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Re: deep nesting and Trailing parens
You omitted indentation-based grouping (Python; Haskell and Miranda's
"'layout rule"). Maybe one reason for its appeal is that the closing
delimiter is null.
----- Original Message -----
From: "Howard Stearns" <email@example.com>
Sent: Thursday, December 27, 2001 4:23 PM
Subject: deep nesting and Trailing parens
> Summary: There are lots of ways to minimize the cognitive costs of deep
> nesting and multiple trailing delimiters, and they don't all necessarily
> mean you have to give up the ability to define macros.
> Using parens to enclose every semantic grouping does cause expressions
> to be deeply nested and this is hard for programmers to sift through --
> particularly newbies. There are several things that can be done to
> alleviate this:
> * Common Lisp uses plist pairings for defining name/value pairs of
> keyword arguments. The destructuring mechanism for macros
> (destructuring-bind) builds-in the ability to deal with this.
> * 'let' does NOT have to surround the scope of the variables introduced
> with delimiters. In C, Java, and Curl, the scope of lexical variables
> runs to the end of the enclosing code sequence. This alone cuts down a
> huge amount of nesting, indentation, and closing delimiters.
> * Noise words can be used to separate expressions rather than nesting.
> For example, various kinds of parameters are separated in Common Lisp
> lambda-lists using lambda-list-keywords (&key, &optional, etc.) Here's a
> 'try' expression in Curl that shows how noise words are used rather than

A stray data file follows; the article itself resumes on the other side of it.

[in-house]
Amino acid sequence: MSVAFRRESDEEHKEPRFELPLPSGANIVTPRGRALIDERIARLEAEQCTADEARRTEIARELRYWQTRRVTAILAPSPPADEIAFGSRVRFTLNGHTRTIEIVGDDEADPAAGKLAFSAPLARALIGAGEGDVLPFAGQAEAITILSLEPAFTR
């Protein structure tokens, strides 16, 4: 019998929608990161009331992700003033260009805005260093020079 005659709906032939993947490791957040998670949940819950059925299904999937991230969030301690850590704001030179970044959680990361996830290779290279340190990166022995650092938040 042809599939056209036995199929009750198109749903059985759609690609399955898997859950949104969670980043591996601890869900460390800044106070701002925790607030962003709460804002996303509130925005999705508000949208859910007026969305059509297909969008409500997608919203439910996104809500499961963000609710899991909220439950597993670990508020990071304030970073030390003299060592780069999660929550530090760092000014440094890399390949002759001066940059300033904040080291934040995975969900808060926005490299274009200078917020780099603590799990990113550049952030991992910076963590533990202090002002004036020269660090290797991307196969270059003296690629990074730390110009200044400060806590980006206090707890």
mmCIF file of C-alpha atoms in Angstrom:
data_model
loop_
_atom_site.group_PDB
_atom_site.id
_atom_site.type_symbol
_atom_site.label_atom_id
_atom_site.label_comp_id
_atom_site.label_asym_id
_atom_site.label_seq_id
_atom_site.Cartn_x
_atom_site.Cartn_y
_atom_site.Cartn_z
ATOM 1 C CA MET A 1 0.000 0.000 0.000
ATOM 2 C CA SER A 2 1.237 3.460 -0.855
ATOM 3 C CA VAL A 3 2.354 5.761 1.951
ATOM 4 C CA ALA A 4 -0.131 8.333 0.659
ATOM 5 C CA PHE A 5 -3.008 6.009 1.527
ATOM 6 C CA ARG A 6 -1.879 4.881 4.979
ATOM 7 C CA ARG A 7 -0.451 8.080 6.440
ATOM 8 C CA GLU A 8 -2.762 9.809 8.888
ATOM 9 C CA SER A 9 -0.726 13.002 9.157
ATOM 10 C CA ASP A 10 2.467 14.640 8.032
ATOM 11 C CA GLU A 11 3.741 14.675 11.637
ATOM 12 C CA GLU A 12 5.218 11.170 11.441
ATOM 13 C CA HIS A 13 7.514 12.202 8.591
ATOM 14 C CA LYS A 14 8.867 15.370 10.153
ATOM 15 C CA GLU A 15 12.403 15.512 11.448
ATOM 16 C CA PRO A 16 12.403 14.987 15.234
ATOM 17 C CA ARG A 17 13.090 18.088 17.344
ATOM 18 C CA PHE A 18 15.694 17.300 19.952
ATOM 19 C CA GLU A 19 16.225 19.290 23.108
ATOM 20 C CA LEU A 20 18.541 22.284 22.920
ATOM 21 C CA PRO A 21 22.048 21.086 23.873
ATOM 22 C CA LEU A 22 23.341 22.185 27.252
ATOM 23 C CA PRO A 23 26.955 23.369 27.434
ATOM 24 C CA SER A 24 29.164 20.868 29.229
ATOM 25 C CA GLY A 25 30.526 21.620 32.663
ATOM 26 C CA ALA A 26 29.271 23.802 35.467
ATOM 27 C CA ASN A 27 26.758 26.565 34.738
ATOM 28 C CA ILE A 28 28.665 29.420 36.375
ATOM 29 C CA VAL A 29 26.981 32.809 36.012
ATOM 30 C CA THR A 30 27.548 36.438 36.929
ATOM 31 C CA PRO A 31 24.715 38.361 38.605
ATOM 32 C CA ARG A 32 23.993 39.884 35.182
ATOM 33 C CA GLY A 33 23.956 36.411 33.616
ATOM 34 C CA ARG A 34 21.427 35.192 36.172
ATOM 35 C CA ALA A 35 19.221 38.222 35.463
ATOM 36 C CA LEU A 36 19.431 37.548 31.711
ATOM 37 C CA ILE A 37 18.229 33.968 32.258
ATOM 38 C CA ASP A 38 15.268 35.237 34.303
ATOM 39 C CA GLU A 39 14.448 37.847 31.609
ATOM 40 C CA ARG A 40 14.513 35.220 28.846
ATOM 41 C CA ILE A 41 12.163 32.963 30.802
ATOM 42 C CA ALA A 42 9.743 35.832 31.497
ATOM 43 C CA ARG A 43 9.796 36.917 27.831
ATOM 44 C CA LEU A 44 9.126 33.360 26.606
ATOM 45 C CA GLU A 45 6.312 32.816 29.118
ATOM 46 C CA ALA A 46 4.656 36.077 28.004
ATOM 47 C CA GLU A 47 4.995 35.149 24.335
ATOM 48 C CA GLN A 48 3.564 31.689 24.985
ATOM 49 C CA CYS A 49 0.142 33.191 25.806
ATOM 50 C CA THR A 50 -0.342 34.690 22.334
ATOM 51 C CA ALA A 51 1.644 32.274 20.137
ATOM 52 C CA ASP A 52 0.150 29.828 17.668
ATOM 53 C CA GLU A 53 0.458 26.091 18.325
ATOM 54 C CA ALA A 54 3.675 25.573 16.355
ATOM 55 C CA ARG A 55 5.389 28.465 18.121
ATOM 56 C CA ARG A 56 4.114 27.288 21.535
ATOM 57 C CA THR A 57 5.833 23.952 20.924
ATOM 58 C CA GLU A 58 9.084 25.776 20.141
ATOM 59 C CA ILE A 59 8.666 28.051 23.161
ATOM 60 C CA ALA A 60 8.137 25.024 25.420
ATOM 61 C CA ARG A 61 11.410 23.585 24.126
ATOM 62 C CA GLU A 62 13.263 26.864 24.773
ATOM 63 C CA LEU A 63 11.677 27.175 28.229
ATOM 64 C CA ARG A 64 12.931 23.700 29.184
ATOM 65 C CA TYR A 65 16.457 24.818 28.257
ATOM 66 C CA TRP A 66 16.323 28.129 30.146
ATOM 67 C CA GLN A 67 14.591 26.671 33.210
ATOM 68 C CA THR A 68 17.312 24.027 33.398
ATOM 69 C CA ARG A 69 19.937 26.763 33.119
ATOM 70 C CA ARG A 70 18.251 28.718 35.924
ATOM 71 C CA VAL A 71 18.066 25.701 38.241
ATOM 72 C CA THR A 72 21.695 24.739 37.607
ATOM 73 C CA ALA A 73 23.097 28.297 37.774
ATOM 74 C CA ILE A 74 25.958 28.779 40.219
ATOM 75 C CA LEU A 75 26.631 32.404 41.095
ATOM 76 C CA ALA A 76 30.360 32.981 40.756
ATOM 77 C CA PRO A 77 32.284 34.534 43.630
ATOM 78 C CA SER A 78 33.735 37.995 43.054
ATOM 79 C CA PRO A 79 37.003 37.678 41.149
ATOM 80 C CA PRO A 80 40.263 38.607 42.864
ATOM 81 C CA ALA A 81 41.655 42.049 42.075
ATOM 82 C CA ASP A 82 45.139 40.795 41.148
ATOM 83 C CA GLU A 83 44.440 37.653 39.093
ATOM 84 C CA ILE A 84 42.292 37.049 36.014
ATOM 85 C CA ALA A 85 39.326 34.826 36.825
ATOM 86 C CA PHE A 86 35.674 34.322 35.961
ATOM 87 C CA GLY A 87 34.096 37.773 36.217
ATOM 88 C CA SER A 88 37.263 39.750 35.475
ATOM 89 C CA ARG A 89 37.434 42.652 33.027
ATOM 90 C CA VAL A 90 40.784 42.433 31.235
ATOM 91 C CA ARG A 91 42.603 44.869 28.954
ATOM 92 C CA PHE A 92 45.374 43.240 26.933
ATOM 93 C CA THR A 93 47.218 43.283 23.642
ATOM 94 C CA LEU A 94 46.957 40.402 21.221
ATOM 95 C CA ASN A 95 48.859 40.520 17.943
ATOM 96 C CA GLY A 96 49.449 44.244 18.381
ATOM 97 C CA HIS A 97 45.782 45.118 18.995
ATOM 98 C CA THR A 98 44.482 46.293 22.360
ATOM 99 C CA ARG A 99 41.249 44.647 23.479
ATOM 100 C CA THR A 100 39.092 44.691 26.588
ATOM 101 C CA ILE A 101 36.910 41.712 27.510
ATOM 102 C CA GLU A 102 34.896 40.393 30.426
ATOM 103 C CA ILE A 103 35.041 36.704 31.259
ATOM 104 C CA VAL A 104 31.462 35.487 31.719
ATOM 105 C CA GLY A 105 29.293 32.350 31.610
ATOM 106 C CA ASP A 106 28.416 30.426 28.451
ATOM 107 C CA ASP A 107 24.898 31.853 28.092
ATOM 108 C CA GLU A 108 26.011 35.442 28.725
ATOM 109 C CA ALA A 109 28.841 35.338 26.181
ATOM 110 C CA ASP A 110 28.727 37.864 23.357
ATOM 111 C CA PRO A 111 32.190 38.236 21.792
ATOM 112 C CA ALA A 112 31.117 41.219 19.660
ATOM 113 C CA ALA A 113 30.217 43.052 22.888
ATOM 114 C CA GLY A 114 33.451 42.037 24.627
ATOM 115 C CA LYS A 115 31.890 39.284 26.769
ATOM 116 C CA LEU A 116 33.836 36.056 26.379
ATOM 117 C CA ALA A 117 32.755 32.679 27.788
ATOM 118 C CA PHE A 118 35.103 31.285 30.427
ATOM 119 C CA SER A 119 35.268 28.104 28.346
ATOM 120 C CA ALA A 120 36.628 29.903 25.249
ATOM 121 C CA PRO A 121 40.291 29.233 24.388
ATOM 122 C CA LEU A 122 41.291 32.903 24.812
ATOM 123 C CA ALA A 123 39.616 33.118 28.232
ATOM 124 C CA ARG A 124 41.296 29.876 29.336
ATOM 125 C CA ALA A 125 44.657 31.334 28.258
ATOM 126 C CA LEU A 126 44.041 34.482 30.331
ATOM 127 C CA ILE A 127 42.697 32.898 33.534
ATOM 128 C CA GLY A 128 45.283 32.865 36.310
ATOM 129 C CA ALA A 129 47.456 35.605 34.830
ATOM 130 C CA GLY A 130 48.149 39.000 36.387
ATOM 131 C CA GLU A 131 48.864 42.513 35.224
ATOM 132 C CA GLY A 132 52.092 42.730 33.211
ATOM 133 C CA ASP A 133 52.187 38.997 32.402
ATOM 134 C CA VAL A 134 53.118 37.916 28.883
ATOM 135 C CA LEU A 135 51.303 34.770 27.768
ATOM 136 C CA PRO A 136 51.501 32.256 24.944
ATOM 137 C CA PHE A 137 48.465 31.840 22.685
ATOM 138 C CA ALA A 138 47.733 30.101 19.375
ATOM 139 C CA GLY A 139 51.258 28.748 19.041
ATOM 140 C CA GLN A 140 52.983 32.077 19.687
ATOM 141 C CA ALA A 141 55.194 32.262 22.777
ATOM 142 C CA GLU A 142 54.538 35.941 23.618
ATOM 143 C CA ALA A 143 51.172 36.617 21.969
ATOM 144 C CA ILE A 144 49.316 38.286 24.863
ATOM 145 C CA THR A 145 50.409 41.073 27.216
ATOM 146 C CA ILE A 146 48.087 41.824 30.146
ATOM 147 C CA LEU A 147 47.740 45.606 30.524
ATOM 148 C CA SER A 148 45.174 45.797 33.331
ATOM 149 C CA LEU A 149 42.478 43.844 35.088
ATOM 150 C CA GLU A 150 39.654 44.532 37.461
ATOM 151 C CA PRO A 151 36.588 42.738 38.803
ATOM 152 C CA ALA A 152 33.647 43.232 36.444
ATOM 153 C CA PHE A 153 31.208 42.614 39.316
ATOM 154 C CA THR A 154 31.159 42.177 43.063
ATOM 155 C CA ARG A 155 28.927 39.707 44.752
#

> parentheses or other delimiters for the three code sequences:
> catch e:MyException do
> * As mentioned by others, a variety of delimiters can be used for
> different purposes, which MAY help newbies with the
> bunched-trailing-delimiters problems. This shouldn't affect macro
> * For the special problem of bunched up trailing delimiters, the C/Java
> world prefers hanging delimiters. I don't like it, but this thread was
> about what newbies have trouble with, and it seems newbies deal with
> hanging delimiters better than bunched delimiters. Macro authors don't
> care either way.
> It remains to be demonstrated (as far as I know) that macro-definition
> can be made easy enough in the face of things like using noise keywords
> instead of balanced delimiters:
> Can destructuring syntax be defined so that subexpressions can easily
> be identified within the body of a macro definition?
> Can template syntax be defined so that such source fragments can
> easily be brought together?
> I haven't tried, for example, Bachrach and Playford's stuff, and I admit
> it doesn't seem immediately obvious that it's easy enough to write
> macros in the face of the above techniques. But it does seem to me like
> we're within striking distance.